Co-activation of Akt, Nrf2, and NF-κB signals under UPRER in torpid Myotis ricketti bats for survival

Wenjie Huang, Chen Chung Liao, Yijie Han, Junyan Lv, Ming Lei, Yangyang Li, Qingyun Lv, Dong Dong, Shuyi Zhang, Yi Husan Pan, Jian Luo*

*Corresponding author for this work

Research output: Contribution to journalArticlepeer-review

11 Scopus citations

Abstract

Bats hibernate to survive stressful conditions. Examination of whole cell and mitochondrial proteomes of the liver of Myotis ricketti revealed that torpid bats had endoplasmic reticulum unfolded protein response (UPRER), global reduction in glycolysis, enhancement of lipolysis, and selective amino acid metabolism. Compared to active bats, torpid bats had higher amounts of phosphorylated serine/threonine kinase (p-Akt) and UPRER markers such as PKR-like endoplasmic reticulum kinase (PERK) and activating transcription factor 4 (ATF4). Torpid bats also had lower amounts of the complex of Kelch-like ECH-associated protein 1 (Keap1), nuclear factor erythroid 2-related factor 2 (Nrf2), and nuclear factor kappa-light-chain-enhancer of activated B cells (NF-κB) (p65)/I-κBα. Cellular redistribution of 78 kDa glucose-regulated protein (GRP78) and reduced binding between PERK and GRP78 were also seen in torpid bats. Evidence of such was not observed in fasted, cold-treated, or normal mice. These data indicated that bats activate Akt, Nrf2, and NF-κB via the PERK-ATF4 regulatory axis against endoplasmic reticulum stresses during hibernation.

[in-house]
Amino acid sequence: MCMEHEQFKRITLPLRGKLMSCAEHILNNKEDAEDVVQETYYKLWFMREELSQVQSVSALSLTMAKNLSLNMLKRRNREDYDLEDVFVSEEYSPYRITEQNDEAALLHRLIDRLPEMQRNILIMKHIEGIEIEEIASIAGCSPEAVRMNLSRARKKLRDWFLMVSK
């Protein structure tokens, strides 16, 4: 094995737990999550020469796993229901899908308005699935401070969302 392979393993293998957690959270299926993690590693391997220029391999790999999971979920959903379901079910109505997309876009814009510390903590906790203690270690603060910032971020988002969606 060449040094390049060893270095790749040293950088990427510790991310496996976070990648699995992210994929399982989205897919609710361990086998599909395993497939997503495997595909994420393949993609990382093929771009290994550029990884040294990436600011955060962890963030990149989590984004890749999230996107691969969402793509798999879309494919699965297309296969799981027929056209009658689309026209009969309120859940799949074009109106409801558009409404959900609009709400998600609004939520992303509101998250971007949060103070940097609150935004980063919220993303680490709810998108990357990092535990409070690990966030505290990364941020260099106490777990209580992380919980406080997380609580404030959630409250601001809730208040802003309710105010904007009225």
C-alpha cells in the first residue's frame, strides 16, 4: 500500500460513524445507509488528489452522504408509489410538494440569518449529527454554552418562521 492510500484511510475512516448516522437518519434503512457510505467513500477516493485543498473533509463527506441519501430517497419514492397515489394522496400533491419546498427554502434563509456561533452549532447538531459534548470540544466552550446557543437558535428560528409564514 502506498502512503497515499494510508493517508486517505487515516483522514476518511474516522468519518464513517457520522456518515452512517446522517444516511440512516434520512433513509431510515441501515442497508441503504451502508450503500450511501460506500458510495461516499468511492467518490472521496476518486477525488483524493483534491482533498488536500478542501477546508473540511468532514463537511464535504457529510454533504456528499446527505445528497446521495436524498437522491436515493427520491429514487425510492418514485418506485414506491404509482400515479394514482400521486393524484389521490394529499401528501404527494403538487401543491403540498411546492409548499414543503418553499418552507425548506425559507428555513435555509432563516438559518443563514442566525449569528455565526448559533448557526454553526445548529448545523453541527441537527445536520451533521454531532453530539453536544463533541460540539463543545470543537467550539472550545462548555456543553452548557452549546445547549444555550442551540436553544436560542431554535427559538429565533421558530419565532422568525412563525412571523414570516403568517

Original languageEnglish
Article number658
JournalCommunications Biology
Volume3
Issue number1
DOIs
StatePublished - Dec 2020

Fingerprint

Dive into the research topics of 'Co-activation of Akt, Nrf2, and NF-κB signals under UPRER in torpid Myotis ricketti bats for survival'. Together they form a unique fingerprint.

Cite this